Coronavirus disease 2019 (COVID-19) is currently destroying both lives and economies. However, patients infected with severe acute respiratory syndrome (SARS)-like coronavirus (SARS-CoV-2) usually present heterogeneous and complicated progressions, such as different incubation periods (short and long), symptoms (asymptomatic and symptomatic) and severity (mild-moderate and severe). Currently, various clinical data and experimental data are available from different countries, which has great significance for integrating different types of data to comprehensively understand the diverse disease progression in COVID-19 patients and guide individual treatment strategies. Here, we developed a multi-scale computational model to describe the dynamical process of patients infected with SARS-CoV-2, including intracellular viral dynamics, multicellular infection process, and immune responses. By combining data integration, stochastic simulation and quantitative analysis based on the multi-scale mathematical model, we addressed an important question regarding how IFN response and T cell exhaustion quantitatively affect heterogeneous progression in patients with respect to incubation periods, symptoms and severity. Furthermore, the efficacy of various therapeutic strategies for treating COVID-19 patients with different severity degrees was evaluated and validated. The computational framework in this study can also be extended to explore the dynamical process of other coronavirus infections.


Coronavirus disease 2019 (COVID-19), which is caused by the novel severe acute respiratory syndrome (SARS)-like coronavirus (SARS-CoV-2), is currently destroying global health and economies. Patients with COVID-19 exhibit different disease symptoms, including mild, moderate and severe cases [1, 2]. The severity of disease in infected individuals correlates with the numbers of immune cells (CD4+ and CD8+ T cells, B cells and natural killer cells [3], as well as serum levels of pro-inflammatory cytokines (IL-6, TNF, etc.) characterized as a cytokine storm [1, 2, 4, 5]. Importantly, the diverse incubation periods of SARS-CoV-2 infection in different patients make it incredibly difficult to predict the disease progression or to initiate clinical treatment on time [6, 7]. The mean incubation period of SARS-CoV-2 is estimated to be 3–7 days [8, 9], and asymptomatic COVID-19 patients effectively transmit SARS-CoV-2 during their incubation periods [10].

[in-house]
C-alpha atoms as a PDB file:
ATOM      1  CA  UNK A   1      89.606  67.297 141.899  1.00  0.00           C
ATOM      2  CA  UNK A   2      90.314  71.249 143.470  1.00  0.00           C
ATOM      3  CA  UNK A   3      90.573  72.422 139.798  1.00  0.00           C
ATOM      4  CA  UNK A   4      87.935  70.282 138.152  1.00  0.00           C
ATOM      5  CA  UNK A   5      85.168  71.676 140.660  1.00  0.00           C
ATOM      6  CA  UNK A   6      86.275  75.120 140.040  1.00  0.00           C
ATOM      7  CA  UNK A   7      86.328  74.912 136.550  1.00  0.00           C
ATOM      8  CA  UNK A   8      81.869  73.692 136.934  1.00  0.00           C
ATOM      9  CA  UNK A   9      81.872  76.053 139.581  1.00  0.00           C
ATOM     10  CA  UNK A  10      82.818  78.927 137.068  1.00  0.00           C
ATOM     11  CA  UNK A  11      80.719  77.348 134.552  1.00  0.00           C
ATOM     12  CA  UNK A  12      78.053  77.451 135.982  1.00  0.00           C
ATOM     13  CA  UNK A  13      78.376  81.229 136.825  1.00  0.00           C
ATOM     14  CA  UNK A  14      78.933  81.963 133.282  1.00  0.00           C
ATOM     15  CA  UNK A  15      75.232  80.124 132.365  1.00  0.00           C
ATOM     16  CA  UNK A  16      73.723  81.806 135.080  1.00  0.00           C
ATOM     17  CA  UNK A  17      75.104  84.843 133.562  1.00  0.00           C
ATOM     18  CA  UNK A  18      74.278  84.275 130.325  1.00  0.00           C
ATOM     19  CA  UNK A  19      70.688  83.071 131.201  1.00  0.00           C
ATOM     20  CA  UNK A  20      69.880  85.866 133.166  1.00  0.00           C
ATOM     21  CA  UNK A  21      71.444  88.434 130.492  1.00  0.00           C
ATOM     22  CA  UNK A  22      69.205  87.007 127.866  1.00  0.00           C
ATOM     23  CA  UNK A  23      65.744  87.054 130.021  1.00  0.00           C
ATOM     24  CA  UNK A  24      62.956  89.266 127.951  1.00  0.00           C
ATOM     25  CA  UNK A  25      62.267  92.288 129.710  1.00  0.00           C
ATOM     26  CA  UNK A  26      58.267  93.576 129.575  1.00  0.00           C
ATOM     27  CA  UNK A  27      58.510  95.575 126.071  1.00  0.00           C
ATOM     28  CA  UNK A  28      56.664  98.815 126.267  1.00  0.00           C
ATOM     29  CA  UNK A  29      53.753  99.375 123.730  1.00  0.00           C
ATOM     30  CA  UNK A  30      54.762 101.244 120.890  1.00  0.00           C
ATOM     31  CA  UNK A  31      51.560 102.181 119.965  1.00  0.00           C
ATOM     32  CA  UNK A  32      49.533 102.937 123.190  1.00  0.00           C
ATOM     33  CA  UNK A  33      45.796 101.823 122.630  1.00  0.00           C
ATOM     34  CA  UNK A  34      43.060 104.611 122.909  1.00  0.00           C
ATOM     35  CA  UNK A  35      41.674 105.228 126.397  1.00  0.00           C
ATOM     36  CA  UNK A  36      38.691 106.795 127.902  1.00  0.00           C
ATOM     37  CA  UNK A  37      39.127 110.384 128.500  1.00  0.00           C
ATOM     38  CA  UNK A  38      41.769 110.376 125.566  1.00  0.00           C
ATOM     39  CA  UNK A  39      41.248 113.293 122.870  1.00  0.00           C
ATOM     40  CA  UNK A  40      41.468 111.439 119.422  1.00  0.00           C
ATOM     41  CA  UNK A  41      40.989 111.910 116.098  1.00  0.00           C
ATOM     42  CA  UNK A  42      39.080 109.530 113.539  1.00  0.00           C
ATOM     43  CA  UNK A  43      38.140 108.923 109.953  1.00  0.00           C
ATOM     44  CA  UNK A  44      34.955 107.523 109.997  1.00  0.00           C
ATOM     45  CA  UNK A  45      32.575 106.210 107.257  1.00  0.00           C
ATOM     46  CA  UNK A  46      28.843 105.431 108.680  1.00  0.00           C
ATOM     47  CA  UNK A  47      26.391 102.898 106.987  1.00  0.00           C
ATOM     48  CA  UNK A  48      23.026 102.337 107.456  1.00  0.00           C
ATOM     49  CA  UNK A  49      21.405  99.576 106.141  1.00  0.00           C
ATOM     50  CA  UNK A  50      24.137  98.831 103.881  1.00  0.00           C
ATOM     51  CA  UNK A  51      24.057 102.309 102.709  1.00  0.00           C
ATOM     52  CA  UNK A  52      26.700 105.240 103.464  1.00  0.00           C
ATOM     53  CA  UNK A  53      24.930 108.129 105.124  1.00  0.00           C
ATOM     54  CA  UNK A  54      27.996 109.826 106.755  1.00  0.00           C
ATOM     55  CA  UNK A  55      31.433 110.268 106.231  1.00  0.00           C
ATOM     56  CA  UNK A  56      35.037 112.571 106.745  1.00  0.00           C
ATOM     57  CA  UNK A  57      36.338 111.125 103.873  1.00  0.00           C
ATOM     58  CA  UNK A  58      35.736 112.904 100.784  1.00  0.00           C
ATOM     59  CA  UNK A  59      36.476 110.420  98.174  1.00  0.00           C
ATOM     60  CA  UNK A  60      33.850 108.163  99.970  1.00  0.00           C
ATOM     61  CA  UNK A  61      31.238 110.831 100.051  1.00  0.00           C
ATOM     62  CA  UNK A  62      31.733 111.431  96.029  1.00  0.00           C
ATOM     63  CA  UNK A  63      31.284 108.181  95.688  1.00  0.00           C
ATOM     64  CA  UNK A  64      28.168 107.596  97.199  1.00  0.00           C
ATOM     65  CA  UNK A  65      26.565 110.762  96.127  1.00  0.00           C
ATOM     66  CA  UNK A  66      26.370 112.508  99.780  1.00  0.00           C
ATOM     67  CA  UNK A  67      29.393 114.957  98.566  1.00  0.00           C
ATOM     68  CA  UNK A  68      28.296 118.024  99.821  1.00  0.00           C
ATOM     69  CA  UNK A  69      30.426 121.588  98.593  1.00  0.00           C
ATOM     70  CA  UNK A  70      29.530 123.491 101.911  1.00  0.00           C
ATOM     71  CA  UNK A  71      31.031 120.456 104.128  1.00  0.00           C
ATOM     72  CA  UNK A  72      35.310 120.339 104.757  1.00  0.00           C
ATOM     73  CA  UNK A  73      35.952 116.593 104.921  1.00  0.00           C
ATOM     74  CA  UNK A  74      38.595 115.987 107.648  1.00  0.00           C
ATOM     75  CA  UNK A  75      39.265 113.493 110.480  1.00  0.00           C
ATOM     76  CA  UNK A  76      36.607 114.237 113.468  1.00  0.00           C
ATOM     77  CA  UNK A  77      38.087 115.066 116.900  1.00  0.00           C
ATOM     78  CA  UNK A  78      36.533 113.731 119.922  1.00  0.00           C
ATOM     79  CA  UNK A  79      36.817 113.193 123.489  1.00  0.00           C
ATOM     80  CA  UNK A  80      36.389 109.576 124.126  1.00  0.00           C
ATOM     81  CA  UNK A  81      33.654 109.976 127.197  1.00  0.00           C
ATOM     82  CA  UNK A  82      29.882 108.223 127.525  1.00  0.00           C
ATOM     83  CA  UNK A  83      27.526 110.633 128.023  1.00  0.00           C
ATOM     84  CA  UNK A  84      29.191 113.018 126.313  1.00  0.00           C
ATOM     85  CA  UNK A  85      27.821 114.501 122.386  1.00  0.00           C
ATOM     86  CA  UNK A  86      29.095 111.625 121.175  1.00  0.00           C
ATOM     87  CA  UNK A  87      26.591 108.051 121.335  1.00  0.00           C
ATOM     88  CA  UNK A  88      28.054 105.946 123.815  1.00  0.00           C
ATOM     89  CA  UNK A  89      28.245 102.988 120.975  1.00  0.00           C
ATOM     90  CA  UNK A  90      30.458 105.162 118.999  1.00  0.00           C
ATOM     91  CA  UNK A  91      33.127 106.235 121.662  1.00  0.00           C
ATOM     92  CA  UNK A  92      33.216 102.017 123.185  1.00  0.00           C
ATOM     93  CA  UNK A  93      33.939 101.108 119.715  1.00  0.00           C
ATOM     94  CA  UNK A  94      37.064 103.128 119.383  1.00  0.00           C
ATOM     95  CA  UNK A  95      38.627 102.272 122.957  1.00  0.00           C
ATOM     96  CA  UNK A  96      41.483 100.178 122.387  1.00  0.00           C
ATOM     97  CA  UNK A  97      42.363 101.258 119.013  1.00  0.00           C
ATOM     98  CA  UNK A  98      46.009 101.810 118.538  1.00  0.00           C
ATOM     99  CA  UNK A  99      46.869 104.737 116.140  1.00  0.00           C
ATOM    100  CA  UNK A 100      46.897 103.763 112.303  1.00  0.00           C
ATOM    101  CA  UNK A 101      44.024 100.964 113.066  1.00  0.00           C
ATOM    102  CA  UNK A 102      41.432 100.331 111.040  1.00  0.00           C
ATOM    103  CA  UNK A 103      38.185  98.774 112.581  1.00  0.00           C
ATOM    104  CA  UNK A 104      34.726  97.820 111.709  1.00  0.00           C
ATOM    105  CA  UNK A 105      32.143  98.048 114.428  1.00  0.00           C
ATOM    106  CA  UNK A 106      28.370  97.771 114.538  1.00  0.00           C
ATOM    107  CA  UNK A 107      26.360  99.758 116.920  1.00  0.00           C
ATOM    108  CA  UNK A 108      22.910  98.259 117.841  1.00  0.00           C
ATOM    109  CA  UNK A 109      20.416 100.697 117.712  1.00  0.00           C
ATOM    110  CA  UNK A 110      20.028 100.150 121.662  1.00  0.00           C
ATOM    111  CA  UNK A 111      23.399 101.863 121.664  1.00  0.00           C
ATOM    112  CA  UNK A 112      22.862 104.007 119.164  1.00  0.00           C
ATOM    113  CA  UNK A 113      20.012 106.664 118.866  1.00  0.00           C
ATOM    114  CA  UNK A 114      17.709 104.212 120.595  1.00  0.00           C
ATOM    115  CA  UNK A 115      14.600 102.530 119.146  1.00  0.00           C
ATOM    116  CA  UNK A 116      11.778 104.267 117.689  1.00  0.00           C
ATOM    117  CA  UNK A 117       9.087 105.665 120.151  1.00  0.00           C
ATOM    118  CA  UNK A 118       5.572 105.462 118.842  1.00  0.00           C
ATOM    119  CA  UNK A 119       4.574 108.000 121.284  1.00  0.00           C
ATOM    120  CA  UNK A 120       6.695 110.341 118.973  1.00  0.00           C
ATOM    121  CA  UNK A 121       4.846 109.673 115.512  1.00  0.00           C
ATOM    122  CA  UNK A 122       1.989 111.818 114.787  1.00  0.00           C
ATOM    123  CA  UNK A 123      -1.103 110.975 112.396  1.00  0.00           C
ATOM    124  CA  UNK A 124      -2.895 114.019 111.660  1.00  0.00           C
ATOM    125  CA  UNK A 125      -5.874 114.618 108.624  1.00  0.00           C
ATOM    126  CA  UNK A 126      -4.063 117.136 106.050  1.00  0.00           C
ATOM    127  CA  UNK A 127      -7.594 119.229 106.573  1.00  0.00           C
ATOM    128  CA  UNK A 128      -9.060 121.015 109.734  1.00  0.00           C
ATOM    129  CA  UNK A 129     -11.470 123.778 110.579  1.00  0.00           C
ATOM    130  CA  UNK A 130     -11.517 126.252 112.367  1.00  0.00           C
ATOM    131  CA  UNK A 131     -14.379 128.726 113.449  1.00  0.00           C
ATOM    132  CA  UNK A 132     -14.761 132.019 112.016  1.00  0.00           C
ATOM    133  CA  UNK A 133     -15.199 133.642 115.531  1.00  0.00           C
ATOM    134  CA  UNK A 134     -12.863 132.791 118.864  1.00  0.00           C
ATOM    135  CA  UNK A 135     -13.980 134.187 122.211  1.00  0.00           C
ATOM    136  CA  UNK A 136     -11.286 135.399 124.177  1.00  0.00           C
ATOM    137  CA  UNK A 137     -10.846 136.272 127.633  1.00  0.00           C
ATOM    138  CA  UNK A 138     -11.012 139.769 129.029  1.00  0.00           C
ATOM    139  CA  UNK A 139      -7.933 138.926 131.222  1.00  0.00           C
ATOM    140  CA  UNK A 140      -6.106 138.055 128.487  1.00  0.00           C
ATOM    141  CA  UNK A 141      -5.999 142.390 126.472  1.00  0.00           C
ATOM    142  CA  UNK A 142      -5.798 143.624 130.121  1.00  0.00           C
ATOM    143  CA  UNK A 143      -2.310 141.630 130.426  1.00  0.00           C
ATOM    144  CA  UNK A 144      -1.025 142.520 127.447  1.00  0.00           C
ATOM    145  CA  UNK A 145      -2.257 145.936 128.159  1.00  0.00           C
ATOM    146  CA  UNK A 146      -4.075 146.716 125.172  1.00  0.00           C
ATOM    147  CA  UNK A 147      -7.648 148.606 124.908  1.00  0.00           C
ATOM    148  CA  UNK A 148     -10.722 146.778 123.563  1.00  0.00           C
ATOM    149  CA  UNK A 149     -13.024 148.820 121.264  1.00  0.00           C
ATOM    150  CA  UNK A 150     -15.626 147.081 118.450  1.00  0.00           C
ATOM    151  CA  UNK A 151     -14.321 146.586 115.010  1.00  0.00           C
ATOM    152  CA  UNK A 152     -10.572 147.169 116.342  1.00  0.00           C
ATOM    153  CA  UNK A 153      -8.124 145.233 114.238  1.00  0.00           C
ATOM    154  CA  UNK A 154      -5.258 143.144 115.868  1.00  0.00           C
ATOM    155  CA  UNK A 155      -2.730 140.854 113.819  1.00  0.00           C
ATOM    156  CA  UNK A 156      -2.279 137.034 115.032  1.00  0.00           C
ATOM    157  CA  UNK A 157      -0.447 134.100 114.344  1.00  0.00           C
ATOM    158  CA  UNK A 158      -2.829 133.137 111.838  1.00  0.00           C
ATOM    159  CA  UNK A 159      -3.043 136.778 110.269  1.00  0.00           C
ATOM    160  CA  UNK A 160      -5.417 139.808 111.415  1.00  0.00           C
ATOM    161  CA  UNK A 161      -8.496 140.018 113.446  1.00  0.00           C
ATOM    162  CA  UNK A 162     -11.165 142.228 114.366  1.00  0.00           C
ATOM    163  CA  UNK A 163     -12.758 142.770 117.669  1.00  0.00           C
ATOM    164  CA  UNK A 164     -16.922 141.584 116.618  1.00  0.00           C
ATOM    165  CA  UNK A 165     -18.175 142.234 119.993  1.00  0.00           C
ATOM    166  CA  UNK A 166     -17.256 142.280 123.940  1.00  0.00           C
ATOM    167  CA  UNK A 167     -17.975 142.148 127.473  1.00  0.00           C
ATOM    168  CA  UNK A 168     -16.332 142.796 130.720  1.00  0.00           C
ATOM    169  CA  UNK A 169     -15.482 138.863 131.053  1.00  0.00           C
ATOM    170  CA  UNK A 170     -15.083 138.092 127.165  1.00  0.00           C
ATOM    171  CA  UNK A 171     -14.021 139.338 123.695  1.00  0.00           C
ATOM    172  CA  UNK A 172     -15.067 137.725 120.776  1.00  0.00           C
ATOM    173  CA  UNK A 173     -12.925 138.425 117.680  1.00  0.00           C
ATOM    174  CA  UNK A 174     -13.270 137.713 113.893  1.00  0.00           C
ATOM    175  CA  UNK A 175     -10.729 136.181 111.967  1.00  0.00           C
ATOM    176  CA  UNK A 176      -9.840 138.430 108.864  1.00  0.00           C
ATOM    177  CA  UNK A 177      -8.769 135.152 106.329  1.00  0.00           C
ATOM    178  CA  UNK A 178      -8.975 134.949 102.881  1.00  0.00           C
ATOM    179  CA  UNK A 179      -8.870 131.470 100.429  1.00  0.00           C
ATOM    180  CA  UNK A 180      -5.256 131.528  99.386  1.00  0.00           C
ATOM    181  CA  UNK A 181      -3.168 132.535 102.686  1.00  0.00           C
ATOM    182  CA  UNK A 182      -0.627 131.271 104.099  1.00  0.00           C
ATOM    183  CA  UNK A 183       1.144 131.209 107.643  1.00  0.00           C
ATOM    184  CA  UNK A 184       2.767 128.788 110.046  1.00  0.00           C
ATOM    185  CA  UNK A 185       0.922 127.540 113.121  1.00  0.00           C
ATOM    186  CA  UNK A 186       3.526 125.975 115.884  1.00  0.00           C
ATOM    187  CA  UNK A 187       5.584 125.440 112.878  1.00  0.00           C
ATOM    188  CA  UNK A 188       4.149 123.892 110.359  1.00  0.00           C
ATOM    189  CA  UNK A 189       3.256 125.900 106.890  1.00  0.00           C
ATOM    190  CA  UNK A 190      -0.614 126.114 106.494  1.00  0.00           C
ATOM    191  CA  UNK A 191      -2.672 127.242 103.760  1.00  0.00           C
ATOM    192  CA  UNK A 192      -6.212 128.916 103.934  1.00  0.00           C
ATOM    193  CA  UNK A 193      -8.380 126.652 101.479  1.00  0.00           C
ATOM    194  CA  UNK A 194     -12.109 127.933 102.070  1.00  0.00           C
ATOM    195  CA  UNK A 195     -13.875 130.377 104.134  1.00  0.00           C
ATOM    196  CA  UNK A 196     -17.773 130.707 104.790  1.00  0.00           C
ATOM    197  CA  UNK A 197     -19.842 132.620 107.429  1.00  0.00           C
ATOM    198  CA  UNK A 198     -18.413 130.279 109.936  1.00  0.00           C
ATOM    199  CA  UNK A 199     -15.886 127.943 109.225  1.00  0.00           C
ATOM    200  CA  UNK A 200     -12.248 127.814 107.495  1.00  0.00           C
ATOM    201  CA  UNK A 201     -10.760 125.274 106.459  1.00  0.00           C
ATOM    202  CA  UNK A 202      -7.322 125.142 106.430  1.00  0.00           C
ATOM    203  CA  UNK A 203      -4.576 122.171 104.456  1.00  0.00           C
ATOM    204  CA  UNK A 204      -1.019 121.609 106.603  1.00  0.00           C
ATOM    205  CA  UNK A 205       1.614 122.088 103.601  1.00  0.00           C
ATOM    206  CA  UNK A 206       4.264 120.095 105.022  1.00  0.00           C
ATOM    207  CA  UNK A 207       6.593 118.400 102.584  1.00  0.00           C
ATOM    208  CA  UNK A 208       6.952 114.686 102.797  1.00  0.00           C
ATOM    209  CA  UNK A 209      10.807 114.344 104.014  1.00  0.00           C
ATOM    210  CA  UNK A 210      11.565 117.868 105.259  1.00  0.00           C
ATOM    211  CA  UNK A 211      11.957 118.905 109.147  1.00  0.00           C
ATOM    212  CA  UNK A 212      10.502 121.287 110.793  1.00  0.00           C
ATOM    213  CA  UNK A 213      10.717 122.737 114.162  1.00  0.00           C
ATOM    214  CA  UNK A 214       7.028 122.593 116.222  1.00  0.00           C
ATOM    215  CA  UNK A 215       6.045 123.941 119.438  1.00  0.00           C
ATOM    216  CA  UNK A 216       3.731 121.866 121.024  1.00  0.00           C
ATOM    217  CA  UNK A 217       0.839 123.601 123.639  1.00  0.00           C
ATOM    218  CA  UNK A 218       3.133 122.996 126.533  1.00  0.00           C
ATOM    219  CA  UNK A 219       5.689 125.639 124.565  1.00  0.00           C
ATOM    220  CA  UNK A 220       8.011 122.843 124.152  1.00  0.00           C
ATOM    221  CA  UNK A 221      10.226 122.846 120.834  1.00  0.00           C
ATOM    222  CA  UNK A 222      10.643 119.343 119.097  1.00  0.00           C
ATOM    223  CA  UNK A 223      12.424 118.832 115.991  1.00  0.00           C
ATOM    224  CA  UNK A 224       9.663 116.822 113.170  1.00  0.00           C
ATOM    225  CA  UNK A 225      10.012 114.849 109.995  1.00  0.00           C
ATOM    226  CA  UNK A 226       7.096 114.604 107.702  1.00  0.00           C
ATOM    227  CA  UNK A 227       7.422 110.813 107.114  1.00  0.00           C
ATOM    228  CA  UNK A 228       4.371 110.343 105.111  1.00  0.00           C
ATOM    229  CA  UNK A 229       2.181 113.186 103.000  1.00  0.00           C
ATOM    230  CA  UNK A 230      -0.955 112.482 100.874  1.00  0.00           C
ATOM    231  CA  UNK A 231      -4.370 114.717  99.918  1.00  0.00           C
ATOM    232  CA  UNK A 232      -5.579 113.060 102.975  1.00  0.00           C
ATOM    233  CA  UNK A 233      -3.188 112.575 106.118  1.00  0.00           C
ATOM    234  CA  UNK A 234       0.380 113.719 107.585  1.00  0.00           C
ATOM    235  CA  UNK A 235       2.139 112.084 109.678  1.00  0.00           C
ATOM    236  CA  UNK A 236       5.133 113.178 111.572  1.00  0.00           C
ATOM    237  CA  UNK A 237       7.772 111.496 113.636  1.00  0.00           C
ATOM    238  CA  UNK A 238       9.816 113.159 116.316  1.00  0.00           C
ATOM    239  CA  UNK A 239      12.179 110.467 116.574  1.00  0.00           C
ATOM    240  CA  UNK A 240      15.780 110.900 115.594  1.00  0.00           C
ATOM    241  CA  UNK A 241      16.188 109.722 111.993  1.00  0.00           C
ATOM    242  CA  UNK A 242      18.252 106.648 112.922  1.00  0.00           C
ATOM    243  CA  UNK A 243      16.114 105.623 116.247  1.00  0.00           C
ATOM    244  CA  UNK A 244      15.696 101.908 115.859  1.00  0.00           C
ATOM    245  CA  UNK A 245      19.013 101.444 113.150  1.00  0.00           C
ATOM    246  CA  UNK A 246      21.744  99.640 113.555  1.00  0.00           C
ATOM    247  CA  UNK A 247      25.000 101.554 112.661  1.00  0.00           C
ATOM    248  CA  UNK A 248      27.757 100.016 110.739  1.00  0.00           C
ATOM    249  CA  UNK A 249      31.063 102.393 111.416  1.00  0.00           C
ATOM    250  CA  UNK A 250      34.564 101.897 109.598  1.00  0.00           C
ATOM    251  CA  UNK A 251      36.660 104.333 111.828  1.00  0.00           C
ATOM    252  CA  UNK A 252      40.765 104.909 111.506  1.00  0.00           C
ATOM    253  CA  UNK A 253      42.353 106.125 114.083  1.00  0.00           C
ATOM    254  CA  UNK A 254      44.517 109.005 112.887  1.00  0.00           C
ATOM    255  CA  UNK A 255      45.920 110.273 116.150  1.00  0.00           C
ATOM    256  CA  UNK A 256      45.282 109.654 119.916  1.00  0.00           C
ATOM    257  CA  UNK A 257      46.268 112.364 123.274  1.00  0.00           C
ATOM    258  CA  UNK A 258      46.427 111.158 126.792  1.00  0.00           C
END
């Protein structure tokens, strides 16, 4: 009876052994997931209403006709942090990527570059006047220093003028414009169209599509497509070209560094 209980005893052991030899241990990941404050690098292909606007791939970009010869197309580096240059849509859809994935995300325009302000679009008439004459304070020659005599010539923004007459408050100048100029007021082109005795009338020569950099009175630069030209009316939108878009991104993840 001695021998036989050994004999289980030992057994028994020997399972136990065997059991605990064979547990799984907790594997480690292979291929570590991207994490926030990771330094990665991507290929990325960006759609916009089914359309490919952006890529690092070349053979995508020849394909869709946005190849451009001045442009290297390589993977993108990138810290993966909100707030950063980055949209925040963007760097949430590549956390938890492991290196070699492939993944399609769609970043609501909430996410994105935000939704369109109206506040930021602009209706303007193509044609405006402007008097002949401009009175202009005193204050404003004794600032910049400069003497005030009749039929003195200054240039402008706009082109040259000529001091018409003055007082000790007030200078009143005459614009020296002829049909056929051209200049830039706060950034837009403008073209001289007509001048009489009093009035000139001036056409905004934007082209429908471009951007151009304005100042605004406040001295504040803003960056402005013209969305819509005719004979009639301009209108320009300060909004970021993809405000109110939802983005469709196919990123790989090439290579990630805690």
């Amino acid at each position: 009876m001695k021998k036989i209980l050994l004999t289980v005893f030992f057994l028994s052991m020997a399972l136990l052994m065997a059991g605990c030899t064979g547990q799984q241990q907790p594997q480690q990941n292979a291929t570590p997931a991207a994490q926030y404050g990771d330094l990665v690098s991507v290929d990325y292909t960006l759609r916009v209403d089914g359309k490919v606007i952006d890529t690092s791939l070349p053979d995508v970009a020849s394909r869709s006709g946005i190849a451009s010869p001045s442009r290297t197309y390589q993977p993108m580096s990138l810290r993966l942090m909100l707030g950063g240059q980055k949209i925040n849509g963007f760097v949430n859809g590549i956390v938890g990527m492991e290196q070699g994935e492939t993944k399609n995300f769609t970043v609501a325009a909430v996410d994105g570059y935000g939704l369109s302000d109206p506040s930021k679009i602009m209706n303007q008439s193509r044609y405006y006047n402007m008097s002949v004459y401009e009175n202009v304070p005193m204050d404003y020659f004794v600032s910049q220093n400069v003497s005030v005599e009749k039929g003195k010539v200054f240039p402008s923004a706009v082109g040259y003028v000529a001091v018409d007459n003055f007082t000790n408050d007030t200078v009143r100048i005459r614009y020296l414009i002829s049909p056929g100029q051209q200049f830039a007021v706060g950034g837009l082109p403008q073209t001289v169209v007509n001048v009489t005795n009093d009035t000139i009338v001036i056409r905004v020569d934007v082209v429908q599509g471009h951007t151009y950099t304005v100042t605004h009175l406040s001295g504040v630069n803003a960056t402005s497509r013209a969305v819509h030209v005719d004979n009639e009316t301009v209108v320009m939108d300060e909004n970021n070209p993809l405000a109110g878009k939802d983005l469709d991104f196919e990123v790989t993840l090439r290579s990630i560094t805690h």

There are many cellular and molecular factors that influence COVID-19 severity. Angiotensin-converting enzyme-2 (ACE2), the functional receptor of SARS-CoV-2, plays a crucial role in the pathogenesis of COVID-19 by allowing viral entry into human cells [11]. ACE2 is highly expressed on target cells, including absorptive enterocytes and epithelial cells [1113]. During viral infection, the spike (S) protein of CoV-2 interacts with ACE2, and the cellular transmembrane serine protease 2 (TMPRSS2) [14] mediates the viral envelope to host cell membrane fusion, leading to the release of viral nucleocapsid into the cytoplasm of host cells. After viral infection, cellular detection of viral replication is largely mediated by a family of intracellular pattern recognition receptors (PRRs) that sense aberrant RNA structures [15], resulting in the engagement of cellular antiviral defenses [16]. However, high IL-6 levels are associated with severe disease and death [17, 18], whereas the expression of interferon-γ (IFN-γ) tends to be slightly lower in severe cases than in moderate cases, primarily due to the decrease in CD4+, CD8+ T cells and NK cells [19]. Total T cells, and CD4+ and CD8+ T cell counts are negatively correlated with serum IL-6, IL-10, and TNF-α levels in COVID-19 patients, and patients in the disease resolution period exhibit decreased IL-6, IL-10, and TNF-α concentrations and restored T cell counts [20]. Therefore, IL-6 and IL-10 can be used as predictors for rapid prognosis of COVID-19 patients with higher risk of disease deterioration, and the neutrophil-to-lymphocyte ratio and neutrophil-to-CD8+ T cell ratio have been identified as powerful predictors of severe COVID-19 [21].